Recommendation 15 is also accompanied by an interpretive note regarding virtual assets. Essentially, this section covers cryptocurrency. The note outlines an incoming provision for the treatment of virtual assets by financial authorities and any other obliged entities. The FATF recommends that countries apply a risk-based AML/CTF approach to these assets.
Recommendation 19: Higher risk countries
Some countries are at a higher risk for money laundering and terrorist financing activities. When doing business with individuals or entities from higher risk countries, the FATF recommends that financial institutions apply enhanced due diligence measures.
Enhanced due diligence measures include enhanced reporting and auditing, limiting business relationships within those countries, and prohibiting any new branch or office openings. Additionally, the FATF recommends that member states should advise their financial institutions about the AML and CTF weaknesses of higher risk countries.
Recommendation 20: Reporting of suspicious transactions
If the relevant authorities don’t receive any reports, then it’s almost impossible for them to catch financial crimes. The reporting of suspicious transactions is vital to making AML and CTF measures work efficiently. The FATF recommends that financial institutions report any suspicious transactions to the relevant authorities immediately.
Suspicious transactions should have a mandatory reporting obligation, and should be reported regardless of the amount or if the transaction is completed. Different member states have different reporting timelines, but generally they should be reported sooner rather than later in order to effectively stop criminal activity.
Recommendations 22/23: DFNBPs
Designated non-financial businesses and professions (DNFBPs) are also required to follow many of the customer due diligence and record keeping guidelines outlined by the FATF. DNFBPs are defined as the following: casinos, real estate agents, dealers in precious metals and precious stones, trust and company service providers, notaries, lawyers, other independent legal professionals and accountants.
Each profession has their own set of recommendations as outlined by the FATF. Some DFNBPs are required to perform additional measures, depending on their profession.
Recommendation 32 – Cash couriers
The FATF recommends that countries should have adequate measures in place to detect the physical cross-border transportation of currency and other items of value. Countries should ensure that the relevant authorities have the legal means to stop or restrain anyone conducting this activity illegally.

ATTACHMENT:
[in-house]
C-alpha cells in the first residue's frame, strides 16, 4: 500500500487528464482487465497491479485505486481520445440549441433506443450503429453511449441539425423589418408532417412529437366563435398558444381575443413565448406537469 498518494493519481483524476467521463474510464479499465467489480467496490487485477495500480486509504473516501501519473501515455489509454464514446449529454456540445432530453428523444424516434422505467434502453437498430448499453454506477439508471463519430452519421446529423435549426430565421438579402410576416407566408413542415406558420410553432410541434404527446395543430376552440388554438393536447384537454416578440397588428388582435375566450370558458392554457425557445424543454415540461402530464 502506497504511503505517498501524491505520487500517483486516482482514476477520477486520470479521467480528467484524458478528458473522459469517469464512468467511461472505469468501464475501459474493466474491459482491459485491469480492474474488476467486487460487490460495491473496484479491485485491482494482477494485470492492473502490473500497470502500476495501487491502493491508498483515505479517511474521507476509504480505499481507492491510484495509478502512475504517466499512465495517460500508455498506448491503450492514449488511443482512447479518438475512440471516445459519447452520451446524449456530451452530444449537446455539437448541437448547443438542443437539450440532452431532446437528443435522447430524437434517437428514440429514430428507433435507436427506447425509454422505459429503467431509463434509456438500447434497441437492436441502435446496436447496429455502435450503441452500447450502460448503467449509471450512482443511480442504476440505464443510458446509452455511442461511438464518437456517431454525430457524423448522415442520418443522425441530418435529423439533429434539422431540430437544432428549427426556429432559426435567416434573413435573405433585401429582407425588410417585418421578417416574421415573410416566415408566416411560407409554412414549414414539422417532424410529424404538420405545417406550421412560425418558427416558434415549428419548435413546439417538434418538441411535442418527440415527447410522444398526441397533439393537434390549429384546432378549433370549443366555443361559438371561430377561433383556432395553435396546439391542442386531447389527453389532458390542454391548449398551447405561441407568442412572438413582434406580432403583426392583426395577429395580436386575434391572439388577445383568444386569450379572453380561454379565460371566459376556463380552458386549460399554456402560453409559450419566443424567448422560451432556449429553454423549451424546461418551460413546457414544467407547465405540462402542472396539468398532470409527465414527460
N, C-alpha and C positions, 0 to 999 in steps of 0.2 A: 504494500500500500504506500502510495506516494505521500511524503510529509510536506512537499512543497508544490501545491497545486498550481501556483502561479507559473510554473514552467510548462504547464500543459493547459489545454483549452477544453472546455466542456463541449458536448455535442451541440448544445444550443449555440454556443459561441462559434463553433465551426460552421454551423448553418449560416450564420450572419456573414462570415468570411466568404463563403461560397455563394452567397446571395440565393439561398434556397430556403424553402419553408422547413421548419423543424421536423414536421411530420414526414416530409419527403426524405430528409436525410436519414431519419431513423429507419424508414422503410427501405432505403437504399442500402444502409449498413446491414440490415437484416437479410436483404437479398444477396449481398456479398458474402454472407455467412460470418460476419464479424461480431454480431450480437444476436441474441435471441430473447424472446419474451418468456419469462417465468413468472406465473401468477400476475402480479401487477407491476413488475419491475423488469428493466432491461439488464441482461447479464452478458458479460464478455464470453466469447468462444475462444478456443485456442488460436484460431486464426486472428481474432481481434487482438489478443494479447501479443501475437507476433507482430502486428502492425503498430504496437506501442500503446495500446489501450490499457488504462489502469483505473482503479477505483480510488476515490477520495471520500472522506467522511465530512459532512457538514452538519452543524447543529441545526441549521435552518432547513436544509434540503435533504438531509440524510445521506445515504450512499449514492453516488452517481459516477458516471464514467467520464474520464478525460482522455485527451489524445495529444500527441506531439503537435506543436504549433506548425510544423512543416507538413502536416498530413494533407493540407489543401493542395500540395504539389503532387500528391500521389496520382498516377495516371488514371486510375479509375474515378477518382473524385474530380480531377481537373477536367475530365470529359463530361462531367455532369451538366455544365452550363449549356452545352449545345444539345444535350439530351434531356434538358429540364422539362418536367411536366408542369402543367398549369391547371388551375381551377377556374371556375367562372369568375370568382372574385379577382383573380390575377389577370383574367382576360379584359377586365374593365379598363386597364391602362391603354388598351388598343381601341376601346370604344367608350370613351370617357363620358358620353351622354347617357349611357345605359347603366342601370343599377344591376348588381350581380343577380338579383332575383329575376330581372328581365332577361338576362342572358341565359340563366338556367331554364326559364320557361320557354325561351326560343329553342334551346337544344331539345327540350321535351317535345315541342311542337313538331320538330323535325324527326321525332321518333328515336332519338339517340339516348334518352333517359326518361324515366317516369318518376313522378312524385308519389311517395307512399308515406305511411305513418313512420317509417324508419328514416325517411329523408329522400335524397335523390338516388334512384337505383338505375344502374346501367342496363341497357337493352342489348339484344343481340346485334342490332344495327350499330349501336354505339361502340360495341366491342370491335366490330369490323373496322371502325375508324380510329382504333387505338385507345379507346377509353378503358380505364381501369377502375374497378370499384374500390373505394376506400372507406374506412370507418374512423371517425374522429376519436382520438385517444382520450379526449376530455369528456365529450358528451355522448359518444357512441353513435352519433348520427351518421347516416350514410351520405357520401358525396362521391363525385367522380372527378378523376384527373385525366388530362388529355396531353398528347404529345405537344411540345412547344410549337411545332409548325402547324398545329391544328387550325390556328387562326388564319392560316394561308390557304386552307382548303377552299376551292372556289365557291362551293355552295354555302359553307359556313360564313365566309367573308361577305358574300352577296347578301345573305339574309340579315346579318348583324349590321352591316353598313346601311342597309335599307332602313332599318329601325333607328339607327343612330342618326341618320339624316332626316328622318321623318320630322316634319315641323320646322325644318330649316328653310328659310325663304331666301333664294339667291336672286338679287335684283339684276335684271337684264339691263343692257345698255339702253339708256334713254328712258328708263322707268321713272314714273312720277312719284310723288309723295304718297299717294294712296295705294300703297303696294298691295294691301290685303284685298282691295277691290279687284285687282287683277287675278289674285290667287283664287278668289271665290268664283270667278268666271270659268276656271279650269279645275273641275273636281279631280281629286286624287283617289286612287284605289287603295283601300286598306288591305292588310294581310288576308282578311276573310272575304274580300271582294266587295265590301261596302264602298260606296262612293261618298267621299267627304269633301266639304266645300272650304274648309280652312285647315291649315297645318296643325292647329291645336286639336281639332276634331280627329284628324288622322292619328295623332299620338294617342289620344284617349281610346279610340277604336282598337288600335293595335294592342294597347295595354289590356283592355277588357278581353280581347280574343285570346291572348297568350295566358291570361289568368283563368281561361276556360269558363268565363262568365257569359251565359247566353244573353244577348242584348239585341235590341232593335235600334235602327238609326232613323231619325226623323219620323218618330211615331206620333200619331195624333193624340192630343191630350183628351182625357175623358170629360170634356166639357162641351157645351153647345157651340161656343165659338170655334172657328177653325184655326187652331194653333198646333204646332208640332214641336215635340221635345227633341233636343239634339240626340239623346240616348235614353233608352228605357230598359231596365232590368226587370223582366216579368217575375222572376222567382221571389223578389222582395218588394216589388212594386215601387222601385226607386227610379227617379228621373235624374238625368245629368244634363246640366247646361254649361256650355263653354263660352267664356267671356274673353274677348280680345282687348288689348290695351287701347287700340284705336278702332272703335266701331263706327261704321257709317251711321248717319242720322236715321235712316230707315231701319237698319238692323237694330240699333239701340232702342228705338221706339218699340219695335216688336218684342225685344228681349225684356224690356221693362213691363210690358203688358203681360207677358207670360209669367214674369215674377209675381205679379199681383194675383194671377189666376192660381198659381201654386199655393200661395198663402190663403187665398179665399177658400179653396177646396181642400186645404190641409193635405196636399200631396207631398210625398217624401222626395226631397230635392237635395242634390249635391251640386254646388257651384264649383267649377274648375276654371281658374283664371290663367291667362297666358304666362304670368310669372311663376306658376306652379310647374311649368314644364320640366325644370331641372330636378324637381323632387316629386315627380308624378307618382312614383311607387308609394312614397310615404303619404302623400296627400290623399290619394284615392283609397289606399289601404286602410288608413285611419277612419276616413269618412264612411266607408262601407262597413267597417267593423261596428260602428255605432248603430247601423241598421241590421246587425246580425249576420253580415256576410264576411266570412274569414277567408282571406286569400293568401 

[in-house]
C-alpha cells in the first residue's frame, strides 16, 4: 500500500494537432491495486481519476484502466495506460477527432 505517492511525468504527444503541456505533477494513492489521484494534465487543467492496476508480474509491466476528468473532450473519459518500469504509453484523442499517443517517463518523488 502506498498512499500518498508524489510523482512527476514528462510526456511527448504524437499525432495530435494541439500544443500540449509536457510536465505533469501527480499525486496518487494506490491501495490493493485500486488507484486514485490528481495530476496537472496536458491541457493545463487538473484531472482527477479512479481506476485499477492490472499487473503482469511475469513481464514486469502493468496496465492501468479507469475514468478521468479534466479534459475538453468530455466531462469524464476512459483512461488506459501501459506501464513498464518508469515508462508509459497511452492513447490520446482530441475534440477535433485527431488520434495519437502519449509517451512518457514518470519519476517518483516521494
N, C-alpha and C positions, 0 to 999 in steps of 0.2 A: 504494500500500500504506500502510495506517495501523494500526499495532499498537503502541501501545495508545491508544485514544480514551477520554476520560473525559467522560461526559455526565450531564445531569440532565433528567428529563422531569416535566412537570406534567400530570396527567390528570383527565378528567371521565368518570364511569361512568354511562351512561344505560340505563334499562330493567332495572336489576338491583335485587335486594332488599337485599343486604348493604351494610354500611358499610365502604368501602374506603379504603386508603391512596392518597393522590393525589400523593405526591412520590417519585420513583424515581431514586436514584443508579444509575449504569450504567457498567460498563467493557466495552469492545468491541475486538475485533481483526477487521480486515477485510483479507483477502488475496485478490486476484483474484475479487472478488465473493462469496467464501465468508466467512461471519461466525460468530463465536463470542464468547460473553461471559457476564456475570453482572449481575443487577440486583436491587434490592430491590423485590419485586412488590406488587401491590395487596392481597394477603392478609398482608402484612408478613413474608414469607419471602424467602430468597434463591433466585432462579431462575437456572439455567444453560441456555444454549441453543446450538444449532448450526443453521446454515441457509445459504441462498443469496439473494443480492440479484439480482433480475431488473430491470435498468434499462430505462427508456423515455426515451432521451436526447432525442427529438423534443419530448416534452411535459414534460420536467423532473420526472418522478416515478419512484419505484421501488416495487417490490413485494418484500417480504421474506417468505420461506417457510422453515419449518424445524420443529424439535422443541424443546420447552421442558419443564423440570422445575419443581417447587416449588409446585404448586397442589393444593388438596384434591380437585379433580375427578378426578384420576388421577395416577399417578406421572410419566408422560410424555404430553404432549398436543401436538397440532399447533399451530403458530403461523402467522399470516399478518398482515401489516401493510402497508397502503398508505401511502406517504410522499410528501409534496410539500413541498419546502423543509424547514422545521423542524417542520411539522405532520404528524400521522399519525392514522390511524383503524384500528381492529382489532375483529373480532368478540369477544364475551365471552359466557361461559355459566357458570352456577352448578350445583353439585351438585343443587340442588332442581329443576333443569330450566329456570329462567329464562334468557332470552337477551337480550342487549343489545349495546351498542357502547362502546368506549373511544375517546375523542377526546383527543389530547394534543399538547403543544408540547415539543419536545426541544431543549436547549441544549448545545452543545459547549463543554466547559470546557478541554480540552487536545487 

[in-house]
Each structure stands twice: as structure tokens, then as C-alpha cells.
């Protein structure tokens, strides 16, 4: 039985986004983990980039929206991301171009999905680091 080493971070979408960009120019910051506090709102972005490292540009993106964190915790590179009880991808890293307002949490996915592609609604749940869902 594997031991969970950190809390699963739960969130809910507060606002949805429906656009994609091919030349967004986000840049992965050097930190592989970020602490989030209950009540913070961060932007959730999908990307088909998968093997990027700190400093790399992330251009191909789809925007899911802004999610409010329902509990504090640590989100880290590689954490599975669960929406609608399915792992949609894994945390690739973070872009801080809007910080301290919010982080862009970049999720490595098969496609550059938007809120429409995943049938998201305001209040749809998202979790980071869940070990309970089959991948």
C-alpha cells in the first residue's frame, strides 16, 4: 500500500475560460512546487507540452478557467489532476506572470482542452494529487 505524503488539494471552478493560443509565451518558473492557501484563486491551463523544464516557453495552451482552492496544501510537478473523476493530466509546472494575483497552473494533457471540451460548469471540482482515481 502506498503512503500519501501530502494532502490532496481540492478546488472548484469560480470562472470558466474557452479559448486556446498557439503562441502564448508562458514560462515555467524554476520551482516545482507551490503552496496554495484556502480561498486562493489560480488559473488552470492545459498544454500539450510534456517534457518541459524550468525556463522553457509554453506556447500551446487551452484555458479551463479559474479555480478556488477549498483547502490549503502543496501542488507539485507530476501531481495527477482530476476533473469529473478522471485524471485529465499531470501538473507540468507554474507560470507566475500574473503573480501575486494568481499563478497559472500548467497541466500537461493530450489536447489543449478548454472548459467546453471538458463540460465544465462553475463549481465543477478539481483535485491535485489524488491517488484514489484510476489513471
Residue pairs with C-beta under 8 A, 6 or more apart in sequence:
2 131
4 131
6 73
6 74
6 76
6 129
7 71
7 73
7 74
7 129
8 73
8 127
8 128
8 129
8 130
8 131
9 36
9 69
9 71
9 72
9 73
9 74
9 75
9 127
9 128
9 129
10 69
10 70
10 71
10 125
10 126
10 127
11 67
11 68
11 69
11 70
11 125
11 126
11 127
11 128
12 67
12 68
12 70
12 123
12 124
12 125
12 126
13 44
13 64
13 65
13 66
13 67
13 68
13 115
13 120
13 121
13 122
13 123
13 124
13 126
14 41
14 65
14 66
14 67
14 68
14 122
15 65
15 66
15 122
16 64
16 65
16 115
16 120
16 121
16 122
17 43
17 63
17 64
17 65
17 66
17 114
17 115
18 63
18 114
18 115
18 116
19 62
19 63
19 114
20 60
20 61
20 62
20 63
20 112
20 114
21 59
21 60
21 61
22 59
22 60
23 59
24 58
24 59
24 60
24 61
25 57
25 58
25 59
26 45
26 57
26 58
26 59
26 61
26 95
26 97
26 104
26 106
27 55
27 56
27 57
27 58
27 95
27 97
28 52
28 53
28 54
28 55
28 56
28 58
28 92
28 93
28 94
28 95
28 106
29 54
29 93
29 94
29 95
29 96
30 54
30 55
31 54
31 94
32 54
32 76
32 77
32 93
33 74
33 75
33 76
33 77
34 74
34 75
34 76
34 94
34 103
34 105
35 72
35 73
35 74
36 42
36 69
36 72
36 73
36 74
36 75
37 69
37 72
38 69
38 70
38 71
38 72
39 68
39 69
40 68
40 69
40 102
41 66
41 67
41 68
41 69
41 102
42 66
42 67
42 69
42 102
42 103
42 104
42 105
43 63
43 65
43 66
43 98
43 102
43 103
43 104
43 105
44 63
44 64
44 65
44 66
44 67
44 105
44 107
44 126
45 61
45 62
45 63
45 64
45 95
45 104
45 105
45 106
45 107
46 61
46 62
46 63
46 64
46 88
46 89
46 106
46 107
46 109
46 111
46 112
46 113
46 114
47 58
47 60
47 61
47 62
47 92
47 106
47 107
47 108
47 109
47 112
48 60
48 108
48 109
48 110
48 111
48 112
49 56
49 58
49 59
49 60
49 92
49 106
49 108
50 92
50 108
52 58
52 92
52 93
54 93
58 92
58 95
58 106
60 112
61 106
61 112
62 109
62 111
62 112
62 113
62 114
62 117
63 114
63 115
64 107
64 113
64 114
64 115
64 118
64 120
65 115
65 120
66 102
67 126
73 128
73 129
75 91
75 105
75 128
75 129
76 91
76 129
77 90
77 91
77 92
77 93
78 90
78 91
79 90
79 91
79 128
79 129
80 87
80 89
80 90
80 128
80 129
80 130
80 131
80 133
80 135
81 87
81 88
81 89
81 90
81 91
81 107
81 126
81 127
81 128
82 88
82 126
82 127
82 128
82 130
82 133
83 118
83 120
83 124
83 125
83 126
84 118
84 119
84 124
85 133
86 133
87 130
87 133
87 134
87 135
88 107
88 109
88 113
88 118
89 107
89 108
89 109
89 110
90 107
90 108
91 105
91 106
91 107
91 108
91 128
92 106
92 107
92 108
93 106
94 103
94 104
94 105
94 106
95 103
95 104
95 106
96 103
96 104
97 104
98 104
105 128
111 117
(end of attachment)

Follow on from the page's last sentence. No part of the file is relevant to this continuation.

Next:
The relevant sanctions should be placed upon those who make false declarations or disclosures, especially if it is tied to money laundering and terrorist financing activities.
Recommendations 36-40: International cooperation
One of the main reasons the FATF was created was to have an international regulatory body for AML and CTF measures. International cooperation is a cornerstone of the FATF, and as a result is extremely necessary for the FATF to work efficiently.
A large part of the internal cooperation recommendations involves mutual legal assistance. The FATF recommends that countries should provide the widest possible range of mutual legal assistance in relation to money laundering, terrorist financing, investigations, prosecutions, and related proceedings. Additionally, the FATF also recommends that countries should have relevant treaties in place to facilitate cooperation.
There are also recommendations regarding the freezing and confiscation of assets. The FATF recommends that countries should have the authority to take swift action in response to foreign countries requesting assistance. This action includes the identifying, freezing, and confiscating of assets.
Extradition is also an important aspect of these recommendations. The FATF recommends that countries should effectively execute extradition requests in relation to money laundering and terrorist financing as quickly as possible. Countries should also do their best to ensure that they are not a safe haven, in particular for individuals tied to terrorist financing.
While we have outlined some of the most important aspects of the FATF recommendations here, we do recommend that you take a look at the whole list as we’ve covered less than half of them. For businesses working in the financial services industry, the recommendations the FATF makes are extremely relevant.
Despite the fact that this list only consists of recommendations, countries and officials should treat them like they are the law. Getting on the wrong side of the FATF can lead to being publicly called out; the task force is not afraid to name and shame. The FATF regularly monitors member states to ensure that they are following the outlined recommendations.
Meeting all the FATF recommendations may seem like a daunting task. Luckily, compliance systems have emerged to help make the process easier and more efficient. If you’re looking to get started, you can download our free AML risk assessment to get an idea of what you need to work on.